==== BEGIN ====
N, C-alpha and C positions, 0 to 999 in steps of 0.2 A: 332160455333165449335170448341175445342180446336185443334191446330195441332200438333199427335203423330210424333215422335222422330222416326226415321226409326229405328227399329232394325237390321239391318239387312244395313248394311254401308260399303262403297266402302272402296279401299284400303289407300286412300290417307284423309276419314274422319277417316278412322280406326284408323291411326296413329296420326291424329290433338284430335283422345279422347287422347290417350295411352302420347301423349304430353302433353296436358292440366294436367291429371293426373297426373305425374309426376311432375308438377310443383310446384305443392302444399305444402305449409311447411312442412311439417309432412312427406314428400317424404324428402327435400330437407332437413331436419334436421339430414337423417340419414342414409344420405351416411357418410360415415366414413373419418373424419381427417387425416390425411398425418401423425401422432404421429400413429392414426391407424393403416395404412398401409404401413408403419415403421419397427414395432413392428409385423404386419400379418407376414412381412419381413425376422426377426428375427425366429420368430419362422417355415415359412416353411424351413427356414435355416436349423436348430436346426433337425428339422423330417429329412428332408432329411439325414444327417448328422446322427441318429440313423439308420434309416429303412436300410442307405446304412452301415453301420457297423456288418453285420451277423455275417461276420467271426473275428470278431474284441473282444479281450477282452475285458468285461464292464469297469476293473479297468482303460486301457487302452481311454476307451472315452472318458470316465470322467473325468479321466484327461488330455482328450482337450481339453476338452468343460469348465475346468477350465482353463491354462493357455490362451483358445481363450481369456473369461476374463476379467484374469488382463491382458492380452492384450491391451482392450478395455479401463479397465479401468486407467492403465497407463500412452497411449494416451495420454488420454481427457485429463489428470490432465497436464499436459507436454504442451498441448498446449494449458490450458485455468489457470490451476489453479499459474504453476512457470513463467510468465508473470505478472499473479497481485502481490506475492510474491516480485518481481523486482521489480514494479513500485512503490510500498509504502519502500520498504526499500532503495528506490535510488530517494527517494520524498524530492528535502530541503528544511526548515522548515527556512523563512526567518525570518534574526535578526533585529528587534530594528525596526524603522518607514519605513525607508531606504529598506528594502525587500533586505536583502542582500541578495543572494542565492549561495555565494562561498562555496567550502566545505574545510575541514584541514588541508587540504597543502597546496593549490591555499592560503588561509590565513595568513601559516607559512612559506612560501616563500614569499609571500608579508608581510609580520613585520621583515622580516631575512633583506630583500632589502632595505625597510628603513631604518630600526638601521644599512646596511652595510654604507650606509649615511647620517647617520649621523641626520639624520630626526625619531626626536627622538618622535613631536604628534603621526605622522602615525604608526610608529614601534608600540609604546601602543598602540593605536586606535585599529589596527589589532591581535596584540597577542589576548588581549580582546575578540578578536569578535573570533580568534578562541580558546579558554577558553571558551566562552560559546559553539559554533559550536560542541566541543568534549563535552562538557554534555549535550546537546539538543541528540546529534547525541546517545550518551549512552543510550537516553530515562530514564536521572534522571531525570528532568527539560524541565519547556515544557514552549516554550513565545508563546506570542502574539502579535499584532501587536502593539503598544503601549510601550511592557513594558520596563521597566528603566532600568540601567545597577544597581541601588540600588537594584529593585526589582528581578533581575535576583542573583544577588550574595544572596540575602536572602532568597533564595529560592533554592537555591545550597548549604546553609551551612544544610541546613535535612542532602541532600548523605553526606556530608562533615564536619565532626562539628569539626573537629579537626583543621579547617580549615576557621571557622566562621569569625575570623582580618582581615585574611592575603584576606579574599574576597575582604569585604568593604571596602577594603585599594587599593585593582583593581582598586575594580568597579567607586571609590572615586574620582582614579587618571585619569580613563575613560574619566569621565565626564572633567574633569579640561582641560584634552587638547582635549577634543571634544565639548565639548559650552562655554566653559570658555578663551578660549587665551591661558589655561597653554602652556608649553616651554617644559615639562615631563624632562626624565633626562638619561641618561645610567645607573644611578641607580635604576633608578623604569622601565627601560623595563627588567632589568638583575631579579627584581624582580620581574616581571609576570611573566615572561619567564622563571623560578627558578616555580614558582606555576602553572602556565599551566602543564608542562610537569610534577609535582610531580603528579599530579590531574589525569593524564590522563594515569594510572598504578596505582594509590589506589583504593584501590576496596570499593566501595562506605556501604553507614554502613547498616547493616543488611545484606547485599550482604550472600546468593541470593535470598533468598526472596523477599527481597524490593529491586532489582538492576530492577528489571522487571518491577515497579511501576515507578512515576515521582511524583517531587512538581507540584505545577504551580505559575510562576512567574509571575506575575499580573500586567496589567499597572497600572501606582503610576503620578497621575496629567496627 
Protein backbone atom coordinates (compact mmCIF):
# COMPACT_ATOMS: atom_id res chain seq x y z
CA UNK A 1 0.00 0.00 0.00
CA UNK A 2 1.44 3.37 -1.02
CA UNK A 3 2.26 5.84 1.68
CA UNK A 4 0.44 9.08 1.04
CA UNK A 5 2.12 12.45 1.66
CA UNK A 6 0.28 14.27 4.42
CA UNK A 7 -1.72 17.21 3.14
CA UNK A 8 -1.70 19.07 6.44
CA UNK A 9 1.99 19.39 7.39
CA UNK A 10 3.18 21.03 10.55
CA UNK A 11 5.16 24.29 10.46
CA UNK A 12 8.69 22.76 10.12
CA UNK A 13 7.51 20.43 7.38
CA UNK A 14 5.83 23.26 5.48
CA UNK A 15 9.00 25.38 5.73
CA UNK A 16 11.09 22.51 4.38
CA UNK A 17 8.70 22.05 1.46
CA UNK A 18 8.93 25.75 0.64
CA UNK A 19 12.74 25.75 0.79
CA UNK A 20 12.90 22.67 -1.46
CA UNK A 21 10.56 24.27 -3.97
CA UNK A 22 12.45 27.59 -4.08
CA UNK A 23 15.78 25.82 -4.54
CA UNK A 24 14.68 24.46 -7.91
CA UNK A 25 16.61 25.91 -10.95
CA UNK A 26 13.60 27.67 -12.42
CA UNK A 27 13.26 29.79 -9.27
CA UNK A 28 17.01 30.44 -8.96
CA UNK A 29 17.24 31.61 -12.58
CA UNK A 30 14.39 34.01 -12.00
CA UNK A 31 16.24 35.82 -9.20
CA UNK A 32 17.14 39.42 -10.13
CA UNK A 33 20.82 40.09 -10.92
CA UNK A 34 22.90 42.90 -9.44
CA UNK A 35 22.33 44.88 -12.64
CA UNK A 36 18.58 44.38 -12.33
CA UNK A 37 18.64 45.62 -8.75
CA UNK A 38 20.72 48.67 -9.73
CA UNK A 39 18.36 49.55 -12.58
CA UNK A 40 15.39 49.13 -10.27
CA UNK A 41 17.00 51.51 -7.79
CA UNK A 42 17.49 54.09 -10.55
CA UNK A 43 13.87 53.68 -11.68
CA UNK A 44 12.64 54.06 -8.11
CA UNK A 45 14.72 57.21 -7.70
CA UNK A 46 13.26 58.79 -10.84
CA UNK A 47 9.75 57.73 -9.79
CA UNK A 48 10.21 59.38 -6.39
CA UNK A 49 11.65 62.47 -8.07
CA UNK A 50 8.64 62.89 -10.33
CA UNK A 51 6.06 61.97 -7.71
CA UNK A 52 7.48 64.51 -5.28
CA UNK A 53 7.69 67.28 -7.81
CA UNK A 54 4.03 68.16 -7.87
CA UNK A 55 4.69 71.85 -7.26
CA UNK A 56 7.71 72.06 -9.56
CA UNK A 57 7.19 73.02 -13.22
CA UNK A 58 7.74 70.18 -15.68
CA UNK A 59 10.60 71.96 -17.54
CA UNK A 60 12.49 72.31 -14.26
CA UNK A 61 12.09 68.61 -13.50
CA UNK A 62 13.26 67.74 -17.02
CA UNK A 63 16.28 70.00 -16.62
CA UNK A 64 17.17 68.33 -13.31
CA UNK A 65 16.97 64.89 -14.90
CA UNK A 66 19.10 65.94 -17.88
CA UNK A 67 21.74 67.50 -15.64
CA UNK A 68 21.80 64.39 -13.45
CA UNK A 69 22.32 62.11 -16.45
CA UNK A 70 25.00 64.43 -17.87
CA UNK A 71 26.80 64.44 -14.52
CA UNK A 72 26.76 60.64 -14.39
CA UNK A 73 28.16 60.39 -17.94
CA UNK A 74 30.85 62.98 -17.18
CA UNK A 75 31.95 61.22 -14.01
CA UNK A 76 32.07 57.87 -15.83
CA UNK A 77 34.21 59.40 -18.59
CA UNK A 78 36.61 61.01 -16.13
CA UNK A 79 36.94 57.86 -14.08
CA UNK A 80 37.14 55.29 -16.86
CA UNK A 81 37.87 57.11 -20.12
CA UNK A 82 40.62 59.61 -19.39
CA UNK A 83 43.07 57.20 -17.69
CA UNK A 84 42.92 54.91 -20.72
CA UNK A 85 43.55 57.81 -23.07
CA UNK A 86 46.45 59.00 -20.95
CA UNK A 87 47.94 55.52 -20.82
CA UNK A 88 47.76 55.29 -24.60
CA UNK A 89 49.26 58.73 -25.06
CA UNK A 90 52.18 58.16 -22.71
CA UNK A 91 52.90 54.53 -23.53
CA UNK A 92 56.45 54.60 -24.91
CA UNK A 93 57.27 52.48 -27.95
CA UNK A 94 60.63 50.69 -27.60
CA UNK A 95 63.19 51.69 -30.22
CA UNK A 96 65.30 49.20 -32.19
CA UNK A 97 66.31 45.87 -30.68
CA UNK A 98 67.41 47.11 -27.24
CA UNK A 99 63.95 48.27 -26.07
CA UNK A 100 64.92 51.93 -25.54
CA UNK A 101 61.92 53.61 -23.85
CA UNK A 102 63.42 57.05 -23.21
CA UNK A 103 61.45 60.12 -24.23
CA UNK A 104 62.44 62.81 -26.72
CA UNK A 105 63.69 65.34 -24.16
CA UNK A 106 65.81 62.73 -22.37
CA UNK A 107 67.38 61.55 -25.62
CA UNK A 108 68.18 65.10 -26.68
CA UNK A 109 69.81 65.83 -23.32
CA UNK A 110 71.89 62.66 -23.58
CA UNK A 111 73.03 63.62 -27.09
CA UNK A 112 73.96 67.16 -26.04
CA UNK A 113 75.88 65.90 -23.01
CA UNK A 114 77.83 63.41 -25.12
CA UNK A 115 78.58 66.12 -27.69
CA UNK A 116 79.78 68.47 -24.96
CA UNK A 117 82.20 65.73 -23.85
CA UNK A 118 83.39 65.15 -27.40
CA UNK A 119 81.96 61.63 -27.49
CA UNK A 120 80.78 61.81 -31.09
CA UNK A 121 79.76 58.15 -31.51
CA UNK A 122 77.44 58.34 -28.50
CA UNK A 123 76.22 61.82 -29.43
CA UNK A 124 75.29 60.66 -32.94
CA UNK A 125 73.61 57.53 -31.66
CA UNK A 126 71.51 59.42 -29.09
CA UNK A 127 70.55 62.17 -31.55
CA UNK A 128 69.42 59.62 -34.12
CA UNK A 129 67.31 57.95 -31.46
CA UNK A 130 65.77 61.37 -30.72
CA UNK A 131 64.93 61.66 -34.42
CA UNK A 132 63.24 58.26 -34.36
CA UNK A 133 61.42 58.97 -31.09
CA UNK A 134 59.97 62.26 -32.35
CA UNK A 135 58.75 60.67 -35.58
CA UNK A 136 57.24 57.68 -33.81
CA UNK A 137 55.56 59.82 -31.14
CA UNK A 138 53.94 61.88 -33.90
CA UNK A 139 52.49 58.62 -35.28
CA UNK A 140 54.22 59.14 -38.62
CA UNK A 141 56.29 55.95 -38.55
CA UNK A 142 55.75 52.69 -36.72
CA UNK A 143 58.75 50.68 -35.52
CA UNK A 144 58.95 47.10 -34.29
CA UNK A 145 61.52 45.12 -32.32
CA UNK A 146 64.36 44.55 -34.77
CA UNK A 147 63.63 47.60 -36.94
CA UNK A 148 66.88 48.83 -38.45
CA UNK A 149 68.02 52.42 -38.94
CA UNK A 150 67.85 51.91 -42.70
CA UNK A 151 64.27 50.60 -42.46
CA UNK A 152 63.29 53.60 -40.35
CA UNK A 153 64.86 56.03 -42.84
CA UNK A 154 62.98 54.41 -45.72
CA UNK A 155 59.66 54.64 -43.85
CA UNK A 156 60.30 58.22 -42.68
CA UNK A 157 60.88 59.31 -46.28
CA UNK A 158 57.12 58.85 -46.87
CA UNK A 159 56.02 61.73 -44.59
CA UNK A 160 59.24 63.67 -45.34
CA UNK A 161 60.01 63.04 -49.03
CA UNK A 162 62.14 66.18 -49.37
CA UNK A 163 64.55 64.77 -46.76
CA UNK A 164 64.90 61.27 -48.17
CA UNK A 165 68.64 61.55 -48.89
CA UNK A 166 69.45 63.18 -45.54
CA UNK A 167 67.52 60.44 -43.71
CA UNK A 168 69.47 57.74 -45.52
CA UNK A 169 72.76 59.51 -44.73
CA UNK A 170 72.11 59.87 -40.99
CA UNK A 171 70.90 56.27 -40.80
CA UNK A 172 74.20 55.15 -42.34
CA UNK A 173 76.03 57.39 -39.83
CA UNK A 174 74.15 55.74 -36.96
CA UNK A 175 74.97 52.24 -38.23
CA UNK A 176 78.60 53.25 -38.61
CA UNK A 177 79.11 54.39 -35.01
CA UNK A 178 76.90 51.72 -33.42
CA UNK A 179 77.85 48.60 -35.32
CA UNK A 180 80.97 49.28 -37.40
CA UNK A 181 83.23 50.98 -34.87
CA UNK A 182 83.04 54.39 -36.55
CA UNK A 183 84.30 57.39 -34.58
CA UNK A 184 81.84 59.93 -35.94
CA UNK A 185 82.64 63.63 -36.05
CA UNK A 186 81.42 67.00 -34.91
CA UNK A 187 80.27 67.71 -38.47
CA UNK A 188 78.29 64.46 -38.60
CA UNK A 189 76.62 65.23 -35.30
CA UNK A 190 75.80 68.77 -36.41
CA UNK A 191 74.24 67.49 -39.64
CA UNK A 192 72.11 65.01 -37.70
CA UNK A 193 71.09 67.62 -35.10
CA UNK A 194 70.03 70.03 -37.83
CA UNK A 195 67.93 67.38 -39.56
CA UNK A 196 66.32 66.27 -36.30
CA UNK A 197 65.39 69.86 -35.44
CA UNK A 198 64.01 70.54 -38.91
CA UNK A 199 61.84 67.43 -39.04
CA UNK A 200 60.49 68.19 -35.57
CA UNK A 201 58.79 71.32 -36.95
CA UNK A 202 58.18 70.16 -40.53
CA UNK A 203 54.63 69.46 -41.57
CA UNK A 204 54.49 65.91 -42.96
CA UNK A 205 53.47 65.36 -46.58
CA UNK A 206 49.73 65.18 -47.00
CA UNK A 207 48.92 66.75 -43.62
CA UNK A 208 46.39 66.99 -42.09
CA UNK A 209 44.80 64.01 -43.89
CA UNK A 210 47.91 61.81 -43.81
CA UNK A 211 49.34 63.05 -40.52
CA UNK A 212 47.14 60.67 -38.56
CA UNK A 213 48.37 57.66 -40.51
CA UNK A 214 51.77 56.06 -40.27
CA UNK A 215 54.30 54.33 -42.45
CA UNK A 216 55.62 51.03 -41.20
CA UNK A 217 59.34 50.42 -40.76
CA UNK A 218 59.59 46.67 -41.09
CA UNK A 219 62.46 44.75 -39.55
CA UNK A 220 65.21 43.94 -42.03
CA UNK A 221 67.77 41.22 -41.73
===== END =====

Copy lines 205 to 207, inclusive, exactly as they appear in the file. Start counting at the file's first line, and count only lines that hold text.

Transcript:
CA UNK A 202 58.18 70.16 -40.53
CA UNK A 203 54.63 69.46 -41.57
CA UNK A 204 54.49 65.91 -42.96